• Are all benefits delivered at once? Or phased over time?


Great ideas are a “dime a dozen”. It is all about superior execution.

Manufacturing billions of aspirins every day with the quality and cost targets are not an easy task. Persuade me that you can and will deliver superior results.

  1. What are the key activities required to launch the business. Can you distinguish the trees from the forest? Every business is complex and new ventures cannot address all of them. Can you simplify and prioritize the few essential ones.
  2. Who are the stakeholders and their needs? Do you know their needs? Are their interests aligned?
  3. Which are the key partnerships you need to develop? How do you intend to leverage each one? What type of partnerships? Are they sustainable?
  4. What are the critical success factors? Can you obtain them?  Is it realistic?


Will your aspirin make all of us richer?

  1. The selected business model? Why?
  2. Funds you need to launch your venture,
  3. Cash you will generate
  4. Founding sources? How many rounds?
  5. Total funding required to break even?
  6. Profitability of your business
  7. Expenses you will manage
  8. You confidence that you will never ever run out of cash!


  1. Founding/Management team & track record
  2. The extended team (mentors, advisers, board members. etc.)
  3. What critical positions are you missing? Can you recruit them?
  4. How have you and the other members of the management team built great organizations before? Do you have the management strength required?
  5. Have they performed at peak over sustained periods of time?


  1. What are the key risks you will confront?
  2. How do you intend to manage them?
  3. Contingency plans?


Do not over do it! Please.

  1. How do you intend to sustain your “Unfair Advantage”?
  2. Your Grand Vision about the industry/the world and how you will dominate!
  3. The “greed” factor: Appeal to it, most investors are greedy!

 Step 9: THE ASK

Build momentum to ASK:

  1. If customer, for the PO,
  2. If investor, for the $$$,
  3. If a relationship, for the intro. or the referral,
  4. If a future employee, for coming on board,
  5. Etc.


  1. Alone,
  2. With your family, friends
  3. With C level executives,
  4. In coffee shops, noisy bars, over Skype, in board rooms, etc.;

Until you feel confident that you can deliver in every situation the perfect pitch in the eyes of the audience.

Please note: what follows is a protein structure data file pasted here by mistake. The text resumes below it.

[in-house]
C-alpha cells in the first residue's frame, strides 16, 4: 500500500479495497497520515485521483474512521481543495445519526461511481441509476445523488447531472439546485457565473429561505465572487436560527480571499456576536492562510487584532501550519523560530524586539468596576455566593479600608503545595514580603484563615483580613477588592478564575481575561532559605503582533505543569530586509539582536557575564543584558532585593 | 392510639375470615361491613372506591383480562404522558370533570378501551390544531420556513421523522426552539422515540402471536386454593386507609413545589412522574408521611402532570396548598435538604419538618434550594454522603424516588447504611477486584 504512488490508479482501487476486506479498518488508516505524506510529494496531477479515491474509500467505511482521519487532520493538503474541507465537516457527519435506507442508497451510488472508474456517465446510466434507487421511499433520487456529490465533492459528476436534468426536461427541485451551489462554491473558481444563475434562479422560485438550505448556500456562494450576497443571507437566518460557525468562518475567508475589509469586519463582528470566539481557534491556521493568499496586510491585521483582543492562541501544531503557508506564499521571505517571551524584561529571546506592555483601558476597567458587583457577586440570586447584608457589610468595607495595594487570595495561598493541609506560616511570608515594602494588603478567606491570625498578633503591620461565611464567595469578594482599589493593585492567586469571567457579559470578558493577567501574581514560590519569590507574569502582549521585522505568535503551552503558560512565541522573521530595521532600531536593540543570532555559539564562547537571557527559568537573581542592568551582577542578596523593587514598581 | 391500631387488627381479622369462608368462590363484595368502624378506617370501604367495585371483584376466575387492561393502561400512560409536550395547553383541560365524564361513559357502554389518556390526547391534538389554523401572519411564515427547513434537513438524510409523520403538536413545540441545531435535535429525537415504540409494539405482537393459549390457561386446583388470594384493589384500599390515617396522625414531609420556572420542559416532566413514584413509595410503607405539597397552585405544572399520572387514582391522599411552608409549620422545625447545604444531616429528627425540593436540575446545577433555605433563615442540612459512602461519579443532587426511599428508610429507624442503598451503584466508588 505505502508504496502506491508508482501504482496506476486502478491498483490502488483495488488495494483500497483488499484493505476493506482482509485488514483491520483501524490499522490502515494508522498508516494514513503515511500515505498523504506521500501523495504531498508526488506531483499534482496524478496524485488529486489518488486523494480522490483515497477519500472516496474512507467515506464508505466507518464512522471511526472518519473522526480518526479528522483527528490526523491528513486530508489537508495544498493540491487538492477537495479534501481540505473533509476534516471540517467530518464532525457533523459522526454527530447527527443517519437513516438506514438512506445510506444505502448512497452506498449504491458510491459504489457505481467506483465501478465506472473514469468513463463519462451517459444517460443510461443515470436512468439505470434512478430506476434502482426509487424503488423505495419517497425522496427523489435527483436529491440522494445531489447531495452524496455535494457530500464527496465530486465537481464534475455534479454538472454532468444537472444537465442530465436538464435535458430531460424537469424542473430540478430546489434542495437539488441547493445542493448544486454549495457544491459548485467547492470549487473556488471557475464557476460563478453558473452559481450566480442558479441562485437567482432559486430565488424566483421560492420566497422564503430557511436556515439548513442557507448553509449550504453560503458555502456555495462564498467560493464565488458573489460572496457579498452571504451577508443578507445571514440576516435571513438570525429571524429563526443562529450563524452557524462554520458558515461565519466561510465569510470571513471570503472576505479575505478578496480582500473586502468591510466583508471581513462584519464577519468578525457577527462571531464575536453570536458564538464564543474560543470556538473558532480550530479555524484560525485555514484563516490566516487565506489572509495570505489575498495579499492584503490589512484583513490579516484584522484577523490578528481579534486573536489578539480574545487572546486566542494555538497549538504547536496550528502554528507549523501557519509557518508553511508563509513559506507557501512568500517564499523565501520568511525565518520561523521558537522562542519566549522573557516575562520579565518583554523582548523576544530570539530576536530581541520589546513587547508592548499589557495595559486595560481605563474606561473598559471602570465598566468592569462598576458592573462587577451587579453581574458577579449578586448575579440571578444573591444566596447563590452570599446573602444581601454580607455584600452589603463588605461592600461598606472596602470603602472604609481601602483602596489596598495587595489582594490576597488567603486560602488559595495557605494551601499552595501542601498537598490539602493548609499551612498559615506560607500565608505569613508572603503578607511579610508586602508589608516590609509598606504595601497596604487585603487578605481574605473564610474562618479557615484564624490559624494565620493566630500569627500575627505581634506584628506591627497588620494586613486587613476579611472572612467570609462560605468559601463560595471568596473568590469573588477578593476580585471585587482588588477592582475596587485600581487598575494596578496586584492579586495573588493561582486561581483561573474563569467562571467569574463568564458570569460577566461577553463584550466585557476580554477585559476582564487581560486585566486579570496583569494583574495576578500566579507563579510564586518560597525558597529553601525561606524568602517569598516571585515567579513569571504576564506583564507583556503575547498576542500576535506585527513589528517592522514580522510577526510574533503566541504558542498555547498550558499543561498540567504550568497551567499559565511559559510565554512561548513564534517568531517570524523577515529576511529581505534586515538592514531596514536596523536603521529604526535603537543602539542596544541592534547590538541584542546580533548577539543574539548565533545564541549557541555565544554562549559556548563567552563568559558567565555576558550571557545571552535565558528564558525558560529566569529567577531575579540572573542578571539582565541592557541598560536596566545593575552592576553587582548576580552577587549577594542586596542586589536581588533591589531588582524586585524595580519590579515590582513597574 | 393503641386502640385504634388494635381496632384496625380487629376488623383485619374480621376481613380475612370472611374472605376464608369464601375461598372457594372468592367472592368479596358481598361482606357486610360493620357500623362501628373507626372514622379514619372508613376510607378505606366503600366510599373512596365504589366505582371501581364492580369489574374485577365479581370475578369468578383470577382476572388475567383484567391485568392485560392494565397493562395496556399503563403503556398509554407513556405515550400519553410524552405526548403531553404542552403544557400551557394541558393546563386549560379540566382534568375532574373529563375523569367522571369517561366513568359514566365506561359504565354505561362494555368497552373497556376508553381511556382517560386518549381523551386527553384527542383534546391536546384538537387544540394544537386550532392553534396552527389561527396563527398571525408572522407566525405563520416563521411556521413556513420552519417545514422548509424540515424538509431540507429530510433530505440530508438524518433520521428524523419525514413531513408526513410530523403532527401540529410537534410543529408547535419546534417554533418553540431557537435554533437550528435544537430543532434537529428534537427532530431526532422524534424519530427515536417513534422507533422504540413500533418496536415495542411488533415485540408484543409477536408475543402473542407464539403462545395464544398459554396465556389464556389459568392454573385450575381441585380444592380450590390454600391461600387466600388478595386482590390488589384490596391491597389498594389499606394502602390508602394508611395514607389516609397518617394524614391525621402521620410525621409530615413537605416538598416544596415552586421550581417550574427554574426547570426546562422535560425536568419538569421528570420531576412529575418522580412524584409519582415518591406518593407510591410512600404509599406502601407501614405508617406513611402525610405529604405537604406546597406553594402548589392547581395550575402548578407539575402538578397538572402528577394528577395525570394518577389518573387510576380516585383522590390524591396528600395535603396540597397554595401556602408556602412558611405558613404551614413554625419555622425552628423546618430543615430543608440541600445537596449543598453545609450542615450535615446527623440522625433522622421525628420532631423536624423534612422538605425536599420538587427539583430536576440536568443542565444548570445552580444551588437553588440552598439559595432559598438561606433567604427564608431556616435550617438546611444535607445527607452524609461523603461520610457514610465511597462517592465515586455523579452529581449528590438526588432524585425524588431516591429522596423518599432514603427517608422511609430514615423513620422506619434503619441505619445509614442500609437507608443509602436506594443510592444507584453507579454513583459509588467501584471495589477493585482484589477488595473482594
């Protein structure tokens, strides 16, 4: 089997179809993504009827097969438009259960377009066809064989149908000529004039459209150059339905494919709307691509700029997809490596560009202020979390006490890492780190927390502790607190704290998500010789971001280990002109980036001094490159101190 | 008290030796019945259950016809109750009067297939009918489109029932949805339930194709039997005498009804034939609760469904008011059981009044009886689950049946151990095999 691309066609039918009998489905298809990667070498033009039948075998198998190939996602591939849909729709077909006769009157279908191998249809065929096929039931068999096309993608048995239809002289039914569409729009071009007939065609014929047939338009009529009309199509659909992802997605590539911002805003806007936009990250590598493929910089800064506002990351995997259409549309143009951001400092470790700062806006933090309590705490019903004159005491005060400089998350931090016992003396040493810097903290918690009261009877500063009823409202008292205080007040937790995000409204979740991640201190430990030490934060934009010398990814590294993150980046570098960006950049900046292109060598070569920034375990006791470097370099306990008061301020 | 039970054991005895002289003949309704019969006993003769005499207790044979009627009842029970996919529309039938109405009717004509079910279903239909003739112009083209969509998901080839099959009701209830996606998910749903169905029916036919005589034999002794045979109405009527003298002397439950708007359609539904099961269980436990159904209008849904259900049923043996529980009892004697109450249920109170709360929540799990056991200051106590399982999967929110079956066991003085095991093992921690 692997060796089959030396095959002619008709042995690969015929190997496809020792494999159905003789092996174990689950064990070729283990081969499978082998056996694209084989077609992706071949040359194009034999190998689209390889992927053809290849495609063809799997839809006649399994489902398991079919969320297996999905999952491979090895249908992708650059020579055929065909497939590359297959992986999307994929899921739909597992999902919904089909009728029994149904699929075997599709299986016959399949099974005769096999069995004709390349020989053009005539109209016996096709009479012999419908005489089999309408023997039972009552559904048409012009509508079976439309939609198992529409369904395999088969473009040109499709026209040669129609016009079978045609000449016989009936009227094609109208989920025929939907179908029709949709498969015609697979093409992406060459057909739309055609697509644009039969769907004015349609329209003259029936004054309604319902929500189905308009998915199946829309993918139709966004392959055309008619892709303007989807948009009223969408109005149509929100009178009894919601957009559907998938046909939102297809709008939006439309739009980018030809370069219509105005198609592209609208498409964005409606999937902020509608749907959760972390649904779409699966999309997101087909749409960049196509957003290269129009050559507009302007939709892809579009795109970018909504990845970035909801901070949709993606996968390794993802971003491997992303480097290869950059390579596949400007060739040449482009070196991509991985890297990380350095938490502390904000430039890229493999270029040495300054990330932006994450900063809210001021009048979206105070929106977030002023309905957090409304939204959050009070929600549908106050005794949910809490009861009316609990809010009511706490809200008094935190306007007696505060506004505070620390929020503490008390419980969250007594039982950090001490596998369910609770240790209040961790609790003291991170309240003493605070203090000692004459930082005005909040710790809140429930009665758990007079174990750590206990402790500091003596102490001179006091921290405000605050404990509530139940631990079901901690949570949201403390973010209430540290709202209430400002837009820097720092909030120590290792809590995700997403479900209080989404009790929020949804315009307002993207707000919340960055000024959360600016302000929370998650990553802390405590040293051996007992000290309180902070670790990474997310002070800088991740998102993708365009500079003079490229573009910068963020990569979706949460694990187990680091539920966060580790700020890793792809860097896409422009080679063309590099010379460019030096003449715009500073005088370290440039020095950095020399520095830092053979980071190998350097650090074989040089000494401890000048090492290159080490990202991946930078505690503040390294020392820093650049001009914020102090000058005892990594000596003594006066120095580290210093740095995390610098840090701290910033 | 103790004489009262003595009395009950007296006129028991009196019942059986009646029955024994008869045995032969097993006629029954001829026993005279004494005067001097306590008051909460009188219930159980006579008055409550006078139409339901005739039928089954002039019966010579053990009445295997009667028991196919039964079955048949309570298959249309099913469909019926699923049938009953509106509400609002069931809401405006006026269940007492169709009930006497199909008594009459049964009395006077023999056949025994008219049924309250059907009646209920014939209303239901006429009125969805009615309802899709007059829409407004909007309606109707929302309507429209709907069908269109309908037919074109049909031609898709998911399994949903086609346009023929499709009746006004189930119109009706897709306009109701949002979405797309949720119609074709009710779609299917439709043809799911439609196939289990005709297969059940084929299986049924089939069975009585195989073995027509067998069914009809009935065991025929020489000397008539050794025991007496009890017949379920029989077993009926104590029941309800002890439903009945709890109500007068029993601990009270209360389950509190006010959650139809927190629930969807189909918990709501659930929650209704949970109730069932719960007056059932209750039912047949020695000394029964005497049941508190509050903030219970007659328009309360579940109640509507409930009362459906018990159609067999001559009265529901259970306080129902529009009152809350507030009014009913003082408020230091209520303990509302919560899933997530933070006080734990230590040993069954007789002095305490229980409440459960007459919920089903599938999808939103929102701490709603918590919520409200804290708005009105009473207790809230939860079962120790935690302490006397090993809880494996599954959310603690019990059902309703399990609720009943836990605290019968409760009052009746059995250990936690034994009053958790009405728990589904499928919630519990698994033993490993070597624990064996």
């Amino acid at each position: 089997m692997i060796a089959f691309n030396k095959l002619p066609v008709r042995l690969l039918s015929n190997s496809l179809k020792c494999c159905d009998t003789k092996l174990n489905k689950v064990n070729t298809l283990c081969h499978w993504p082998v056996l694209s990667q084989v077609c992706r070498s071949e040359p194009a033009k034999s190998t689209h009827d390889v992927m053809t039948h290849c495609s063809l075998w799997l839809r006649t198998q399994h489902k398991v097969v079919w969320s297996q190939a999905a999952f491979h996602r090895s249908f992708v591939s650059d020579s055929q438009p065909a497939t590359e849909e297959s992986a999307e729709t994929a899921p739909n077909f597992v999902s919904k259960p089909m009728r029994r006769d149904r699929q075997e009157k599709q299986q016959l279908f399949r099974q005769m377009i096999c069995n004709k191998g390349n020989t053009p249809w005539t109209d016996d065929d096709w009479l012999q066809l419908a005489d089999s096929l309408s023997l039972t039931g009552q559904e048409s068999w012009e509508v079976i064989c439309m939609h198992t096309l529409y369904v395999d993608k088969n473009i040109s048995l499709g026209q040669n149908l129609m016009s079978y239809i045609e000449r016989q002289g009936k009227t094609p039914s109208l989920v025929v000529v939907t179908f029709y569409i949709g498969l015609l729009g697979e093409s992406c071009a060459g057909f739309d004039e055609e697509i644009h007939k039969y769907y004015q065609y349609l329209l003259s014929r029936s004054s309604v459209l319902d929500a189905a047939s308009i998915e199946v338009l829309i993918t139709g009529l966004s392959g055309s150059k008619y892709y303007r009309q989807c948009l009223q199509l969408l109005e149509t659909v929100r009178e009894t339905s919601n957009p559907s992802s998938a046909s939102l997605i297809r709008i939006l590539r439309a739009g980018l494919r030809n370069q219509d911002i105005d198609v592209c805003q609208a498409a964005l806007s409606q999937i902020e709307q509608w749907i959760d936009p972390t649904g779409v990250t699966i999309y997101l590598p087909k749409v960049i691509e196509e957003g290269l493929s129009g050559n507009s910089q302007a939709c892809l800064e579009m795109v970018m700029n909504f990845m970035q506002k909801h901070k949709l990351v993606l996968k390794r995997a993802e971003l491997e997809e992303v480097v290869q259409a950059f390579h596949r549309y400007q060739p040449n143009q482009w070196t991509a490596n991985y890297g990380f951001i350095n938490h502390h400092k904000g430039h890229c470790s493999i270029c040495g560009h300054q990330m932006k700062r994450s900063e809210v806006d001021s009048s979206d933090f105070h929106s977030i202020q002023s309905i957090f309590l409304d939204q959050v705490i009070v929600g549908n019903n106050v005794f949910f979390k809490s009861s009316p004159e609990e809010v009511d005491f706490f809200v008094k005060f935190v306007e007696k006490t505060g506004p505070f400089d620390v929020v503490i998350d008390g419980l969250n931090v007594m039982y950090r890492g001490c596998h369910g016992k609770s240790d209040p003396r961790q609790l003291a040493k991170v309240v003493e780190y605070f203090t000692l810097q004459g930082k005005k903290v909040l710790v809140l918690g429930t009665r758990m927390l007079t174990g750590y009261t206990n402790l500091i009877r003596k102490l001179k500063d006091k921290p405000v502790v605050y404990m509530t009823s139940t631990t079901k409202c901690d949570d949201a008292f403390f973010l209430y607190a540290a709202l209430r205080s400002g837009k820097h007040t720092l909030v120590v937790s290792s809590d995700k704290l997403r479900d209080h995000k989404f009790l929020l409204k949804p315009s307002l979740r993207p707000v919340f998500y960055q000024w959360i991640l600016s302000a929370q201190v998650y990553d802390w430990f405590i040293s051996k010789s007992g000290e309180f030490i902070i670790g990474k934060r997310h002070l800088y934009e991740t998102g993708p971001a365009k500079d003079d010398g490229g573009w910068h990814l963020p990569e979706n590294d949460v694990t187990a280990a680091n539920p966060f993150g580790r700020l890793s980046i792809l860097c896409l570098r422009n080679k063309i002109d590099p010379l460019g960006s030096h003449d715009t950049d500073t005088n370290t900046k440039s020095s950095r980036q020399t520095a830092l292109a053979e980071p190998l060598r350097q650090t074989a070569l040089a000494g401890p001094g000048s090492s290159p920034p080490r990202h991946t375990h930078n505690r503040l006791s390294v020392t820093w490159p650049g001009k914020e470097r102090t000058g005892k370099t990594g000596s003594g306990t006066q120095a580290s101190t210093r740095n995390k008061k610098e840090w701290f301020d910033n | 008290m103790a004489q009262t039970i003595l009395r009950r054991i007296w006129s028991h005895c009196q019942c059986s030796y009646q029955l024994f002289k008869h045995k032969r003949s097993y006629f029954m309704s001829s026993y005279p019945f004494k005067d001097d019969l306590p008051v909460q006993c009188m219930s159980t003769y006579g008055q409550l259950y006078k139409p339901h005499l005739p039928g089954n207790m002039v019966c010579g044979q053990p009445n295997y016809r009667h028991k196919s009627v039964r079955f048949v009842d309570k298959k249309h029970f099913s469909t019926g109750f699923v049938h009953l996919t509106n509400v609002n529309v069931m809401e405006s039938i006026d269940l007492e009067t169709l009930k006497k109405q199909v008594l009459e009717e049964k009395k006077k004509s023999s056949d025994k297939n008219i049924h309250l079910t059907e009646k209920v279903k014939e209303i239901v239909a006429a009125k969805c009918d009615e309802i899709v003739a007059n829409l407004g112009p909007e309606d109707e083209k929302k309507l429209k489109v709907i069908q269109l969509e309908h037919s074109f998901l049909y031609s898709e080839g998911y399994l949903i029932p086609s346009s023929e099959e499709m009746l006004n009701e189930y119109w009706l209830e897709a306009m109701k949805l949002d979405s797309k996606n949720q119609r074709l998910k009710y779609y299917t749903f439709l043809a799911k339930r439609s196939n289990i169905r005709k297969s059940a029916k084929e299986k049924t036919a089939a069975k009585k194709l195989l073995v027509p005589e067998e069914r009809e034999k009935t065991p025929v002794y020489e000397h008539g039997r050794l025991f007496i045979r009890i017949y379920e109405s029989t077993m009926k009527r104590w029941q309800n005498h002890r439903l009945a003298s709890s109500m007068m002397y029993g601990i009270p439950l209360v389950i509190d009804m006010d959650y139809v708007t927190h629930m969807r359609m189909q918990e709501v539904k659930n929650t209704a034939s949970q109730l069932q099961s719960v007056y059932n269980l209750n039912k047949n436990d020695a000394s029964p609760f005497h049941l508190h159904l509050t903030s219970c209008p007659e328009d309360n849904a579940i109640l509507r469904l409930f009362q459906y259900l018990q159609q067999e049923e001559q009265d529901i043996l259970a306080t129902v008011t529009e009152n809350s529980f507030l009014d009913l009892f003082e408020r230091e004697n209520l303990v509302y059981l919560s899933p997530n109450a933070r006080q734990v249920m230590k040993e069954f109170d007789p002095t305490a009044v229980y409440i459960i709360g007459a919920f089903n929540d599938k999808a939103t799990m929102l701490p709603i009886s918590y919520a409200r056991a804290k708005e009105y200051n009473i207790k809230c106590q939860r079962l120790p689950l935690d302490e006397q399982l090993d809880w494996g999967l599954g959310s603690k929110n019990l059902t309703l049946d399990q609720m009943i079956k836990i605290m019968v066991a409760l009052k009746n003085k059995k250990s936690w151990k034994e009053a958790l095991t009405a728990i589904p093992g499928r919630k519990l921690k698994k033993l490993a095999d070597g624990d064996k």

Manage the audience; anticipate most questions and every question must be answered, even if it means “I will mail you the answer in 24 Hrs.”.

Remember again the onion metaphor described in Part I. Pursue your discussion layer by layer, each one completely self-contained. The challenge is starting at the outermost layer and keeping the explanation whole while also consistently at the right level of abstraction. You might find it difficult to resist the temptation to dive deeply into the heart of your idea and go all out. You’ll want to show how brilliantly you can take deep conceptual dives into the heart of the business or the underlying technologies and then return safely to a more surface-level discussion.

How long is the perfect pitch? It should be few seconds less than the allocated time. Sometimes the allocated time is fixed by external circumstances out of your control. If it is within your control, it has to be a bit shorter than what you think would feel like a monologue. Just say enough for your audience to ask for more.


Perfect Pitch = Content + Structure + Delivery[1]

After everything is done, through your script away and let it flow naturally. Deliver a personalized message, customized each time to your audience. Keep it brief and clear. Time yourself to the 15 seconds you may only have to the 90’ or so when it starts feeling like a monologue. Keep in mind that this is NOT a lecture, but a conversation. Hence, keep it concrete and consistent. Furthermore, you are establishing your credibility. There are few things more emblematic of credibility than an impeccable synthesis of complexity, layering, dividing and conquering, through a sequence of sound bites of neatly assembled building blocks.

Entrepreneurs DO care about the first impressions, and your elevator pitch is one of the key tools at your disposal to make the positive impact you seek in the first 30 seconds.

Keep on pitching until you master the art! And do not forget the ASK! The responses you get may surprise you, and you will never know unless you ask.

Until my next blog-post – Carlos

[1] The delivery depends on the public speaking and business communication skills of the entrepreneur. This compounded by the fact that for most foreign entrepreneurs English is the second or third language. For this reason the development of written capsules are of paramount importance.
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Reflecting on the Art of Pitching – Part I